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Whew, US cellcos... Better find a new revenue stream, QUICK

Value crashes across American mobile companies

Analysis The wave of operator consolidation across the Americas and Europe is driven by the urgent need to cut costs and achieve economies of scale. With average revenue per user (ARPU) falling, even for supposedly premium LTE and fiber services, and with huge infrastructure upgrades still ahead, carriers need to find drastic cost efficiencies or be consigned to a spiral of rising debt and falling margins.

Even in the US, the big four operators, whose ARPUs are the envy of the rest of the world, are seeing their profits squeezed by price competition and huge capital expenditure (capex) bills, and now they are being hit by another factor, the inflated cost of spectrum. All four have seen their market values slashed in recent days, with investors scared by the bids being made in the current AWS-3 spectrum auction, as well as warnings of difficult quarters from the two market leaders and the ongoing price wars.

Such jitters will put even more pressure on carriers to adopt a dramatically different approach to building their networks, including the software-defined strategies which will eventually eat into the revenues of traditional equipment makers.

Sprint hammered despite its auction caution

All four national US cellcos have seen their stock being dumped in the past week, and have lost a total of $45bn in market value between them since mid-November, according to Wall Street Journal calculations. That loss in value is greater than the combined market capitalisation of Sprint and T-Mobile.

Sprint suffered the most, with a drop of 16 per cent in the second week of December, reflecting the persistent lack of confidence in the carrier, which has been less aggressive than T-Mobile USA in price cutting, but has failed to increase its premium base significantly either. It has also been hit by delays in its ambitious LTE rollout plan, and the transition has caused temporary network quality issues which have added to its churn woes.

The drop in Sprint’s value shows the new coolness on carrier stocks is not just about the headline factor of the huge prices bid in the AWS-3 auction, which have now topped $43bn. Sprint was the only one of the big four to stay out of that process, saying it has enough capacity to support its Network Vision multimode infrastructure and its Spark triband LTE offering for now. It will concentrate on leveraging its great asset, its huge quantity of 2.5GHz spectrum, to improve its cost:capacity position relative to its rivals, and wait until the 2016 600MHz auction to acquire more frequencies.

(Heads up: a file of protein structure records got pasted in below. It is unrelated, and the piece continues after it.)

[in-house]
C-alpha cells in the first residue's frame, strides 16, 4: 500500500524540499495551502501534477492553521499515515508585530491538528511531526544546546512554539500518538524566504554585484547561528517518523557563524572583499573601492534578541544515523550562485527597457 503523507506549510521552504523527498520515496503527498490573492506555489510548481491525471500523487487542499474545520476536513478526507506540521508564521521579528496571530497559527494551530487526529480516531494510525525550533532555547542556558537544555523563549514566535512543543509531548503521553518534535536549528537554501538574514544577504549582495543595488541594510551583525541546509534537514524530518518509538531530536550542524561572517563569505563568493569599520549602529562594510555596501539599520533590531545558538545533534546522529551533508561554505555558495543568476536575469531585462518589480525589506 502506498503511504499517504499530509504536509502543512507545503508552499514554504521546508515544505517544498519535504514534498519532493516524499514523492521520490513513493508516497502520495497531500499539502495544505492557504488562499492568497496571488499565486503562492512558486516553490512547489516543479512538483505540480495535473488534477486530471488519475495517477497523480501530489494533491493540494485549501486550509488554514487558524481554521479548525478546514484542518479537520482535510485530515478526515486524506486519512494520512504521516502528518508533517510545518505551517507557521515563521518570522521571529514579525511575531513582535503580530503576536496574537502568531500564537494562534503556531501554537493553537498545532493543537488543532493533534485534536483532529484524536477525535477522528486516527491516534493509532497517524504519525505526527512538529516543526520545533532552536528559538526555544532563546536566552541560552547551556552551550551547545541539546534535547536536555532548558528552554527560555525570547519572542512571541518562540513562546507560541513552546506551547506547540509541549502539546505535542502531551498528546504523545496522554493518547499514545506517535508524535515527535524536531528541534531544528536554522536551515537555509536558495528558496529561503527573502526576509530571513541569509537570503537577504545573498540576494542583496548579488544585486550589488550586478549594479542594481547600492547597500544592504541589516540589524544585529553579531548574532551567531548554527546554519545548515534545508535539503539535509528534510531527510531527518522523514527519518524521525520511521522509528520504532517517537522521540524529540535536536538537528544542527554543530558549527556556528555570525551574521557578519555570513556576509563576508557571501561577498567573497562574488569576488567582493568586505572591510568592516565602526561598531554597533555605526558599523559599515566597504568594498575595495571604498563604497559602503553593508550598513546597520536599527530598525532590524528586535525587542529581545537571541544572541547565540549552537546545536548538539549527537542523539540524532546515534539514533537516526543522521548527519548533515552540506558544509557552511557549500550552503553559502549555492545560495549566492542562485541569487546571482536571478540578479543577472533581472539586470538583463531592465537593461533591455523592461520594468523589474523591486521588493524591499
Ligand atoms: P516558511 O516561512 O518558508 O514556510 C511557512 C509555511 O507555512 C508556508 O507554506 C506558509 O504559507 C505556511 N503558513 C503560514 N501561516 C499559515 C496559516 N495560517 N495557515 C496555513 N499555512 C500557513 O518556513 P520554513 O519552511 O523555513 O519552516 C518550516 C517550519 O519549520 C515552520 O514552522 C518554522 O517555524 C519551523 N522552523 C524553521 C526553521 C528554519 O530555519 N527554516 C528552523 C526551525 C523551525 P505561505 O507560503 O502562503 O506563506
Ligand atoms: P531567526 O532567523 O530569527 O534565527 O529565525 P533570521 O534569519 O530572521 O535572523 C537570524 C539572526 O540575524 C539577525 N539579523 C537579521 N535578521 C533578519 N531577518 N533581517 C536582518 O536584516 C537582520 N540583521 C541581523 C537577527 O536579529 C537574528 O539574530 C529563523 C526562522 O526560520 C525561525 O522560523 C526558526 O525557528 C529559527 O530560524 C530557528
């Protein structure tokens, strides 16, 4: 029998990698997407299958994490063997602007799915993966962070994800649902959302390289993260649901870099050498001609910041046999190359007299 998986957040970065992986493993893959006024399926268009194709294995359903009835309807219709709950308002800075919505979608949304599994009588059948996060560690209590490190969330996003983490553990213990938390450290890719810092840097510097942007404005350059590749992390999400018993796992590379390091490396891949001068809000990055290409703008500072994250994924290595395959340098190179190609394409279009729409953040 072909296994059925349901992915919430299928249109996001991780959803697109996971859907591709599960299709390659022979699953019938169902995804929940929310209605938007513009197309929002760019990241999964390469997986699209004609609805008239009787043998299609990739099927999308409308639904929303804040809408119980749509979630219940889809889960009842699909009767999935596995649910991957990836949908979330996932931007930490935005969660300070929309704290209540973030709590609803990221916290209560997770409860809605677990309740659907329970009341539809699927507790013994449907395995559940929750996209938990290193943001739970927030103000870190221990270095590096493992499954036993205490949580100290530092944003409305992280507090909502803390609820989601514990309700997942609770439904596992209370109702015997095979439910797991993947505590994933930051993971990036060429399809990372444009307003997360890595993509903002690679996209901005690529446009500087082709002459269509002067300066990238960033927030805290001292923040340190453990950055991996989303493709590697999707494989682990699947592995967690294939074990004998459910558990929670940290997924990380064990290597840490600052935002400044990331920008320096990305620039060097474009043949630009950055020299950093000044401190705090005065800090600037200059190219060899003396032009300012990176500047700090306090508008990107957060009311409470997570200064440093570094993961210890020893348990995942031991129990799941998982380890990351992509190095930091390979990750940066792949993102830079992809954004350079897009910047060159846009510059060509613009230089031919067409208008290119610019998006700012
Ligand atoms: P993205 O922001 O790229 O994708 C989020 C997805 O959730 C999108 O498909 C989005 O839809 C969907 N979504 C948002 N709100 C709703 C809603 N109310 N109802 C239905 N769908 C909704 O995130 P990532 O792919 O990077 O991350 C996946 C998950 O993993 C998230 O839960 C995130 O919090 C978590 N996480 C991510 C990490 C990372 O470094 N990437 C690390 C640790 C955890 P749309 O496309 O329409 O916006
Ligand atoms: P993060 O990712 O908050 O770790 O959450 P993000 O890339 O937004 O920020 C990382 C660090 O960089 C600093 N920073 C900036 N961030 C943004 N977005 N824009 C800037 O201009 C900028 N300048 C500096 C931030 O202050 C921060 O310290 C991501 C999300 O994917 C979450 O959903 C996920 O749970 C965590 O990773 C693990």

Staying out of the AWS-3 madness has not saved Sprint from investor anger, partly because of its ongoing issues, and partly because the current spectrum sale has set new expectations for the 600MHz incentive auction of broadcast frequencies. Since sub-1GHz bands are generally seen as "beachfront" assets, investors fear that the 2016 sale may command even higher prices than AWS-3, and at that stage, Sprint is expected to be a heavy buyer, as is TMo.

Of course, it is not as simple as that. Many market changes will have occurred by the time the delayed 2016 procedure gets under way, and many operators will be setting higher value on capacity bands by that stage, rather than coverage-focused sub-1GHz frequencies.

However, for now, fears that operators will never be able to call a halt to spectrum spending – even with the use of Wi-Fi and other options – are haunting the carrier stocks. T-Mobile lost 10 per cent in the first week of December, while Verizon lost six per cent and AT&T five per cent, partly because of the high sums they will end up paying if they are successful bidders.

But warnings about lower profits in the current quarter, issued by both Verizon and AT&T, are also a big factor, especially as these negative vibes are not about the wireline business but about wireless, which is usually the growth driver. The markets are concerned that the price wars, and the ever greater promotions and discounts operators must offer to lure and retain consumers, will drag on into next year.

The need for consolidation

Consolidation is the usual remedy for excessive price wars, as seen in other competitive markets like France. In a research note last week, Jefferies analysts Mike McCormack, Scott Goldman and Tudor Mustata wrote that they had "doubts for the sustainability of the four-player market," and that "without a more accommodative M&A environment, short term lower pricing for consumers will likely end poorly for all”.

These are the kind of opinions which send investors running, but have less impact on competition authorities. While Sprint owner Softbank argued persuasively, earlier in the year, that a merger with TMo would create a more viable third player and more profits all round – which could then be invested in services and capacity – it backed away from making a bid in the end, deterred by likely antitrust scrutiny of a deal which would reduce the number of carriers. Other offers for the fourth operator could still materialise in 2015, from Dish or even Vodafone (see separate item), but for now TMo is aggressively independent and continually upping the ante in terms of consumer offers. Even Verizon, usually aloof from such mud-fighting, has been forced to join in, hence its warning about current profit levels.

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